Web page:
Hunting prairie dogs is different from most other forms of hunting because the animals are defenceless aside from their speed. Even deer pose a potential threat to hunters because of their size. Still, prairie dogs make for excellent target practice, however, due to their size and nimbleness. As prairie dog hunting qualifies as varmint hunting, you should consider weapons that are specially manufactured to hunt varmint, e.g., varmint rifles. 

Your choice of rifle should depend on the range you’ll be hunting at. For beginners, hunting at a shorter range under a hundred yards is advisable, and the .22 LR HP, the most popular varmint hunting rifle, will suffice. Slightly more experienced hunters may want to test their skills at the 1o0-150 yard range, and may find a .22 Magnum rifle to be useful. The more skilled the hunter, the more they’ll want a challenge. A .223 Remington is a good choice to cover 250 yards or over. 

You can, of course, use any weapon you want or are comfortable with. Bolt action rifles and gas guns are other options. Bow hunters also find prairie dogs to be a good challenge and a way to improve their targeting and speed skills.  

Use a Suppressor

Prairie dogs have extremely fine-tuned hearing, so shots fired will send those at close range scurrying back down their holes. Using a suppressor on your weapon will help considerably to avoid alerting them to your presence.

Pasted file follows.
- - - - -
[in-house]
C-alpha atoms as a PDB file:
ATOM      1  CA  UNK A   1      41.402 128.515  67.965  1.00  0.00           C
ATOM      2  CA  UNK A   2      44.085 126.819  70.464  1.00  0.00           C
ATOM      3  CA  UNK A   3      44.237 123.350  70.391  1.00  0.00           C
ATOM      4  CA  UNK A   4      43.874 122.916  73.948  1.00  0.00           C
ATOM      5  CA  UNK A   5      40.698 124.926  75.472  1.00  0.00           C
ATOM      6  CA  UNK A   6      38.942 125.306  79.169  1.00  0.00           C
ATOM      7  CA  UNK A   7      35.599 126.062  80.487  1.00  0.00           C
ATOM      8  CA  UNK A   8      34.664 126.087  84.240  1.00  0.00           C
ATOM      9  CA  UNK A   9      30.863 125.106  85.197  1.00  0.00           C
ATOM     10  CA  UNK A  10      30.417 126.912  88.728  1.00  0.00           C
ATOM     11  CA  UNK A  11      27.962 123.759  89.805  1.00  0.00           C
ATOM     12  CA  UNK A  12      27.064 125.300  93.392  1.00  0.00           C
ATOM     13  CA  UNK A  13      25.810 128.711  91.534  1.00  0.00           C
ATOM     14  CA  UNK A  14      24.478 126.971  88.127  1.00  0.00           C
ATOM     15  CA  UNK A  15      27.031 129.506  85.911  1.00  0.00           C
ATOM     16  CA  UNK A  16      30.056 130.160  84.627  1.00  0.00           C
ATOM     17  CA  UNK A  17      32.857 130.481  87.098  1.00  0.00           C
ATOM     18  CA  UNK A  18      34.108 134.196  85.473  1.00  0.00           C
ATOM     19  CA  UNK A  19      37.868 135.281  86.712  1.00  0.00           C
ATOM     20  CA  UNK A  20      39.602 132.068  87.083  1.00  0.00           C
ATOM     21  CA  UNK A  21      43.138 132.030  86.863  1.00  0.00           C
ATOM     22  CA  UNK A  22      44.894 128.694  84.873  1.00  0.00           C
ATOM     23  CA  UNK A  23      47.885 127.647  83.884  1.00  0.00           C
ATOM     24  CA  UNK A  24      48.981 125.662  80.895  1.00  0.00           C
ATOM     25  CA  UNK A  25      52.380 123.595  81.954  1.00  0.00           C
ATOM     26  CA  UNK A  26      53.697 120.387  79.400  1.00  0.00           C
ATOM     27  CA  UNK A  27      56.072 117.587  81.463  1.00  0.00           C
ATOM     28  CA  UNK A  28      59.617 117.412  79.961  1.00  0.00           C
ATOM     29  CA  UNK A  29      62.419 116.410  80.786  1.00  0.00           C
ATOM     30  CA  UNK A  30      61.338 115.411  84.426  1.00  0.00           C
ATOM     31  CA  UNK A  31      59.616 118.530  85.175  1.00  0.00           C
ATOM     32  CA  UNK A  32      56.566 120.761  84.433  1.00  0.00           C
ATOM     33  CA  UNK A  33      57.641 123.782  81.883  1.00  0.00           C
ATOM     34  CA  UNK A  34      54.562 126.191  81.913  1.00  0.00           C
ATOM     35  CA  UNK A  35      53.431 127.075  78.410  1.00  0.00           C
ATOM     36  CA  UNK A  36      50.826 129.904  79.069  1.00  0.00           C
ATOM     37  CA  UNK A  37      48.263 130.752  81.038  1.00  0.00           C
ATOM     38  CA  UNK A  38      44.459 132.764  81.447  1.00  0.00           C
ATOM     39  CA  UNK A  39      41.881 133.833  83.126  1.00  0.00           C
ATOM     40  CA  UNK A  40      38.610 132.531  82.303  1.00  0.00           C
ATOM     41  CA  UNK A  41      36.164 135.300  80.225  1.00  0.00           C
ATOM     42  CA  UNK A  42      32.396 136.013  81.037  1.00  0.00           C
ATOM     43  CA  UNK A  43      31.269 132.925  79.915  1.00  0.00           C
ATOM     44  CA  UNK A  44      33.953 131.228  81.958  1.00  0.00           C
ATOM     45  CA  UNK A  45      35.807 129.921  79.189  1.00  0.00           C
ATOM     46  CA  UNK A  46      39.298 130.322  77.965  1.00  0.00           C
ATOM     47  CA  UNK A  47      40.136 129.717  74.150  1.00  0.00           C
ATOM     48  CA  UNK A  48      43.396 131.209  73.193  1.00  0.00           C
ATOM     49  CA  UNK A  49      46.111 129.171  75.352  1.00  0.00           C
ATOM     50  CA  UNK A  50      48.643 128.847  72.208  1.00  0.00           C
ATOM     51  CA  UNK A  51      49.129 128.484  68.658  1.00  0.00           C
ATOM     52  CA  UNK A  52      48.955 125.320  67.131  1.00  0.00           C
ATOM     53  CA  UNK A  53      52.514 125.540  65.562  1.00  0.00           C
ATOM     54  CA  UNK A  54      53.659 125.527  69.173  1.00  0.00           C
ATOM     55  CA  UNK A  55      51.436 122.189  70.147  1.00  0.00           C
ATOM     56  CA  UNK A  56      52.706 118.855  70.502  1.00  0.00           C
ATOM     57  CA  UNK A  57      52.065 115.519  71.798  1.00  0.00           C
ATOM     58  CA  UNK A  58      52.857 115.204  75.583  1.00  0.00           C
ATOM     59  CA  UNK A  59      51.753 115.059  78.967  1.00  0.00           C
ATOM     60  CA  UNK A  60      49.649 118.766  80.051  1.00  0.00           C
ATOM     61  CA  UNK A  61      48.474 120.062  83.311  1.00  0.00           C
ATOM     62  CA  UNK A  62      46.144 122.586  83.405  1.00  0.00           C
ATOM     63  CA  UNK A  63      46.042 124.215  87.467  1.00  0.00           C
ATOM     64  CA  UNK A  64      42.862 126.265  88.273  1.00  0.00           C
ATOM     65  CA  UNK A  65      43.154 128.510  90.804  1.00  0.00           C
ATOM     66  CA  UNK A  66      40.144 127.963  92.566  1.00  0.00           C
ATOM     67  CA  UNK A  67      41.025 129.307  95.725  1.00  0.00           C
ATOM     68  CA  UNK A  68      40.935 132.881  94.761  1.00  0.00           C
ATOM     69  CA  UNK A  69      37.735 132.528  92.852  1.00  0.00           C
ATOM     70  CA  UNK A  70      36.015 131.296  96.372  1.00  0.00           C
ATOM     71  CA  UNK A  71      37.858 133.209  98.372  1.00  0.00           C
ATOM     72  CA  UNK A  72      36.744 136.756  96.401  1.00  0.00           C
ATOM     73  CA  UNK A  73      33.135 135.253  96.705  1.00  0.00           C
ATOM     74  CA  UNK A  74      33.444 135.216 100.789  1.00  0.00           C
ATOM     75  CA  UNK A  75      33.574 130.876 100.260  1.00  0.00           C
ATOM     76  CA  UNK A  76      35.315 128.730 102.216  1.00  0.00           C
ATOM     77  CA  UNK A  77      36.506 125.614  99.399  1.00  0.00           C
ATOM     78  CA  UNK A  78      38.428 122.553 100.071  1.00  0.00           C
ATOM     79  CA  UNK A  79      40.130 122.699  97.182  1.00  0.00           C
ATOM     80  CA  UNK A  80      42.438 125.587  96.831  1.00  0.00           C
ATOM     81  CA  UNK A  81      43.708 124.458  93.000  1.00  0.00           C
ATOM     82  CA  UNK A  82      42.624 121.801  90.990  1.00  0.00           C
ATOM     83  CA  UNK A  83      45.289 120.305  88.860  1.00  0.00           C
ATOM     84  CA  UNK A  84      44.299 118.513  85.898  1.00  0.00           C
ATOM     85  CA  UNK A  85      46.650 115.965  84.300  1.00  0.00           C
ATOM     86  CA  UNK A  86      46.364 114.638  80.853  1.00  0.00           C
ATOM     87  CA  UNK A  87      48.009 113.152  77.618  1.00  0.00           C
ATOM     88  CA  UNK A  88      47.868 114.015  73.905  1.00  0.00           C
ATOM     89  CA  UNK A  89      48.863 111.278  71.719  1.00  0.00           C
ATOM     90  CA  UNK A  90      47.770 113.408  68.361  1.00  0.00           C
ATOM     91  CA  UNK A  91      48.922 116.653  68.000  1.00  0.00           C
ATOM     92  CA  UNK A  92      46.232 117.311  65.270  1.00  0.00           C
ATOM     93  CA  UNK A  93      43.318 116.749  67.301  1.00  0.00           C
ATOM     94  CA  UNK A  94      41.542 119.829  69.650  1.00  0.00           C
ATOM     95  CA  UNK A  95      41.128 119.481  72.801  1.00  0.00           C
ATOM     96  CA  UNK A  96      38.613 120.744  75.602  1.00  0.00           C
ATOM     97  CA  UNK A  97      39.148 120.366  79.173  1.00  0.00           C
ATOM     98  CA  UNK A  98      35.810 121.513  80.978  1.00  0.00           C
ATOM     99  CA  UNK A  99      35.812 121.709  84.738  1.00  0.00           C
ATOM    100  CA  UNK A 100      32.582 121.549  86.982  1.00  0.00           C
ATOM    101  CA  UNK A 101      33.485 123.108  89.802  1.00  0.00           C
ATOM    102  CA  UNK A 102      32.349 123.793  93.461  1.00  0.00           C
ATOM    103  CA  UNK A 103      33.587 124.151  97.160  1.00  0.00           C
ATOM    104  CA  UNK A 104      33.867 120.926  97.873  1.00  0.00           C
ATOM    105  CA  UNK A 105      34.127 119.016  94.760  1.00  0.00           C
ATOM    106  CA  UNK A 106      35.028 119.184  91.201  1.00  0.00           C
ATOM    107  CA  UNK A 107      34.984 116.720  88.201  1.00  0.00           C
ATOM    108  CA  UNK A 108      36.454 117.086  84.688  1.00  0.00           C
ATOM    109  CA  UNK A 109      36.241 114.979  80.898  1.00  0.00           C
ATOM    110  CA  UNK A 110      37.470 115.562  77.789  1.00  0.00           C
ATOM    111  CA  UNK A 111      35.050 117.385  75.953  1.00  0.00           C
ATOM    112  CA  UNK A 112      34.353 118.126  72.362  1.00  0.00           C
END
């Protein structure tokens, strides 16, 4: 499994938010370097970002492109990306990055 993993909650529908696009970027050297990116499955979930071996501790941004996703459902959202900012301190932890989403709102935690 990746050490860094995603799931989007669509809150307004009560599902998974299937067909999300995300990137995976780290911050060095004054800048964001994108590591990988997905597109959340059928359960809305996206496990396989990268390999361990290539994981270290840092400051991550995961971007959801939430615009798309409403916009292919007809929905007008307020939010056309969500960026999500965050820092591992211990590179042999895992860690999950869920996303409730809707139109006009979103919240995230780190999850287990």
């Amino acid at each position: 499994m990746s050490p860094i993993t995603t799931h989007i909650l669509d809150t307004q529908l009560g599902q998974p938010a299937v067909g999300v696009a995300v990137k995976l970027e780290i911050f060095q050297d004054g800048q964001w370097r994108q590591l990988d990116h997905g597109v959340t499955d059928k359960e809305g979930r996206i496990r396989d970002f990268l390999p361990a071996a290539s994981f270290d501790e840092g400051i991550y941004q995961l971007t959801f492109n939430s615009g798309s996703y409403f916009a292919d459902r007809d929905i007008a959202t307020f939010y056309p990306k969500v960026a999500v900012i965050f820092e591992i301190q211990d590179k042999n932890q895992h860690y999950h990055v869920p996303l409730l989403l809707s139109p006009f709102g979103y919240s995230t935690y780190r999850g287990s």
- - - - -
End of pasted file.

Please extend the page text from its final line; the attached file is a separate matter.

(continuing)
Have the Right Optics

You’ll spend a considerable amount of time looking through the rifle scope, so eye fatigue can become an issue if you don’t have the right optics, so make sure you invest in decent to high-range optics and spotting scopes. Make sure your scope is accurately zeroed to ensure accuracy. 

Have the Right Gear

  • Ammunition – You’ll generally need plenty of ammunition, but how much also depends on what type of hunter you are and how you like to hunt. Pack spare ammunition to be sure. 
  • Binoculars – Binoculars are a must for hunting at range, and you may find that prairie dogs become scarcer the longer you hunt, so you’ll need to be able to see further afield
  • Shooting bench – Many hunters find a shooting bench useful because the increased height it lends improves visibility and the accuracy of shots
  • Protection – If the prairie dogs are out, it’s likely to be hot. Use a hat and sunscreen to shield yourself from the sun, and bring plenty of water to stay hydrated.

​The Hunt is On

Make adequate preparations like those suggested above and head out early with the necessary gear. Research the best spots and where your prairie dog hunting services will be welcomed. 

You’re likely to be out all day and cover a lot of terrain, so pack provisions. If you’re new to hunting, ask to go with more experienced hunters. Take breaks and exchange spotting roles with hunting buddies.


The Multiple Benefits of Prairie Dog Hunting

Prairie dog hunting is relatively straightforward, assuming you have the right tools and make the necessary preparations. It serves a purpose, and it’s good for developing hunting skills such as speed, accuracy, scoping, and patience. It’s a great way to bond with friends, and it’s practically guaranteed that you’ll improve your hunting skills.